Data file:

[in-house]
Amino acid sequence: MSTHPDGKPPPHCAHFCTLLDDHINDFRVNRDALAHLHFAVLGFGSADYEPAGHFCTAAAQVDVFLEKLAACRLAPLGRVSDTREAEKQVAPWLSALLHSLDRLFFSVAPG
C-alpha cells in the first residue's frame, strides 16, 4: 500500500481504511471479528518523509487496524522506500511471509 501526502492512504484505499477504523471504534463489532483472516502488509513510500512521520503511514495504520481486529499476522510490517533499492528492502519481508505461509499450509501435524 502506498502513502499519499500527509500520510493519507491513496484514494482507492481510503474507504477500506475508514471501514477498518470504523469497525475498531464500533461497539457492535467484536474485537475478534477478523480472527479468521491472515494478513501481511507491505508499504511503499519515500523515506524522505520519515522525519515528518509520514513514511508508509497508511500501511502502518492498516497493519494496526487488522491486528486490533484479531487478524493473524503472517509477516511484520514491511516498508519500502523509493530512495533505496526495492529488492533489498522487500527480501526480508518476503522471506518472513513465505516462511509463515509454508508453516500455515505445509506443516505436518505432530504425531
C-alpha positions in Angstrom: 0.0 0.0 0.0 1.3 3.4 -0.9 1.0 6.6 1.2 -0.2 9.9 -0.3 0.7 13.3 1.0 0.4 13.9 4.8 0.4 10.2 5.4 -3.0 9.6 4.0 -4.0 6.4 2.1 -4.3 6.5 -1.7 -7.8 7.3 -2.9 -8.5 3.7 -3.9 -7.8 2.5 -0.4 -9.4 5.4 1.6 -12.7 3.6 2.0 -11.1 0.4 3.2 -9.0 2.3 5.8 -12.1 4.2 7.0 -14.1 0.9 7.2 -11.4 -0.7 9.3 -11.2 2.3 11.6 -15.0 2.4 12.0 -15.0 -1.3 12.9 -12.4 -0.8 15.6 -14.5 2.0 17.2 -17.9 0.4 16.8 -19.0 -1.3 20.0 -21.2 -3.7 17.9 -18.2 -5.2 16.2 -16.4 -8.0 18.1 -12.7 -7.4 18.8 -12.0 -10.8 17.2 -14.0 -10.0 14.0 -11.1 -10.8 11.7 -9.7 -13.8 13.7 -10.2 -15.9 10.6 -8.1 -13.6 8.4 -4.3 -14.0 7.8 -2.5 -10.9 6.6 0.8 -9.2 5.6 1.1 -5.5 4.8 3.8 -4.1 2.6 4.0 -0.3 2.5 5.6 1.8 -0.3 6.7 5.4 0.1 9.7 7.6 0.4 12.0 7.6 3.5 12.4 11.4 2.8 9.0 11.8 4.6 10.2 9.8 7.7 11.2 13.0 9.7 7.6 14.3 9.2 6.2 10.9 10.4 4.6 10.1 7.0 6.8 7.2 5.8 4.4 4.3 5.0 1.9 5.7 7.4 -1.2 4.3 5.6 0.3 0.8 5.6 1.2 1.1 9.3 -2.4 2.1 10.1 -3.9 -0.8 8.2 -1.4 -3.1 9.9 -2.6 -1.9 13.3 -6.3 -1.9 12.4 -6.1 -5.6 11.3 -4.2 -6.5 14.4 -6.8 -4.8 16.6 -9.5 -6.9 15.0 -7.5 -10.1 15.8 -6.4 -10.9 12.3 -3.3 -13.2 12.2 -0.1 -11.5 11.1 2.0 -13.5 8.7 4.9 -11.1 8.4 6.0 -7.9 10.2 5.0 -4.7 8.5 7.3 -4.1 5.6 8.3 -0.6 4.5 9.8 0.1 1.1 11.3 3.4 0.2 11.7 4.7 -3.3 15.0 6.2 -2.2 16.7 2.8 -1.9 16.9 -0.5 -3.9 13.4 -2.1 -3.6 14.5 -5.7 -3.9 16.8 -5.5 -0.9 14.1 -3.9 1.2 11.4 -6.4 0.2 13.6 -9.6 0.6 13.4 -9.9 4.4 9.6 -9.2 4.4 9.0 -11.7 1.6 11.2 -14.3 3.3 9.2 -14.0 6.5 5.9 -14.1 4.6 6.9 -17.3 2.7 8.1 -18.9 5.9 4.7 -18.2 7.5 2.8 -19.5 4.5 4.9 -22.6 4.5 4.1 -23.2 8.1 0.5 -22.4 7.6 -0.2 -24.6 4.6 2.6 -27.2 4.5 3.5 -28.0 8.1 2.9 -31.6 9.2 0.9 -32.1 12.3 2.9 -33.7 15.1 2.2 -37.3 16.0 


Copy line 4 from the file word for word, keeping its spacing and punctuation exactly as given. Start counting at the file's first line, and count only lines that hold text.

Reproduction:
C-alpha positions in Angstrom: 0.0 0.0 0.0 1.3 3.4 -0.9 1.0 6.6 1.2 -0.2 9.9 -0.3 0.7 13.3 1.0 0.4 13.9 4.8 0.4 10.2 5.4 -3.0 9.6 4.0 -4.0 6.4 2.1 -4.3 6.5 -1.7 -7.8 7.3 -2.9 -8.5 3.7 -3.9 -7.8 2.5 -0.4 -9.4 5.4 1.6 -12.7 3.6 2.0 -11.1 0.4 3.2 -9.0 2.3 5.8 -12.1 4.2 7.0 -14.1 0.9 7.2 -11.4 -0.7 9.3 -11.2 2.3 11.6 -15.0 2.4 12.0 -15.0 -1.3 12.9 -12.4 -0.8 15.6 -14.5 2.0 17.2 -17.9 0.4 16.8 -19.0 -1.3 20.0 -21.2 -3.7 17.9 -18.2 -5.2 16.2 -16.4 -8.0 18.1 -12.7 -7.4 18.8 -12.0 -10.8 17.2 -14.0 -10.0 14.0 -11.1 -10.8 11.7 -9.7 -13.8 13.7 -10.2 -15.9 10.6 -8.1 -13.6 8.4 -4.3 -14.0 7.8 -2.5 -10.9 6.6 0.8 -9.2 5.6 1.1 -5.5 4.8 3.8 -4.1 2.6 4.0 -0.3 2.5 5.6 1.8 -0.3 6.7 5.4 0.1 9.7 7.6 0.4 12.0 7.6 3.5 12.4 11.4 2.8 9.0 11.8 4.6 10.2 9.8 7.7 11.2 13.0 9.7 7.6 14.3 9.2 6.2 10.9 10.4 4.6 10.1 7.0 6.8 7.2 5.8 4.4 4.3 5.0 1.9 5.7 7.4 -1.2 4.3 5.6 0.3 0.8 5.6 1.2 1.1 9.3 -2.4 2.1 10.1 -3.9 -0.8 8.2 -1.4 -3.1 9.9 -2.6 -1.9 13.3 -6.3 -1.9 12.4 -6.1 -5.6 11.3 -4.2 -6.5 14.4 -6.8 -4.8 16.6 -9.5 -6.9 15.0 -7.5 -10.1 15.8 -6.4 -10.9 12.3 -3.3 -13.2 12.2 -0.1 -11.5 11.1 2.0 -13.5 8.7 4.9 -11.1 8.4 6.0 -7.9 10.2 5.0 -4.7 8.5 7.3 -4.1 5.6 8.3 -0.6 4.5 9.8 0.1 1.1 11.3 3.4 0.2 11.7 4.7 -3.3 15.0 6.2 -2.2 16.7 2.8 -1.9 16.9 -0.5 -3.9 13.4 -2.1 -3.6 14.5 -5.7 -3.9 16.8 -5.5 -0.9 14.1 -3.9 1.2 11.4 -6.4 0.2 13.6 -9.6 0.6 13.4 -9.9 4.4 9.6 -9.2 4.4 9.0 -11.7 1.6 11.2 -14.3 3.3 9.2 -14.0 6.5 5.9 -14.1 4.6 6.9 -17.3 2.7 8.1 -18.9 5.9 4.7 -18.2 7.5 2.8 -19.5 4.5 4.9 -22.6 4.5 4.1 -23.2 8.1 0.5 -22.4 7.6 -0.2 -24.6 4.6 2.6 -27.2 4.5 3.5 -28.0 8.1 2.9 -31.6 9.2 0.9 -32.1 12.3 2.9 -33.7 15.1 2.2 -37.3 16.0 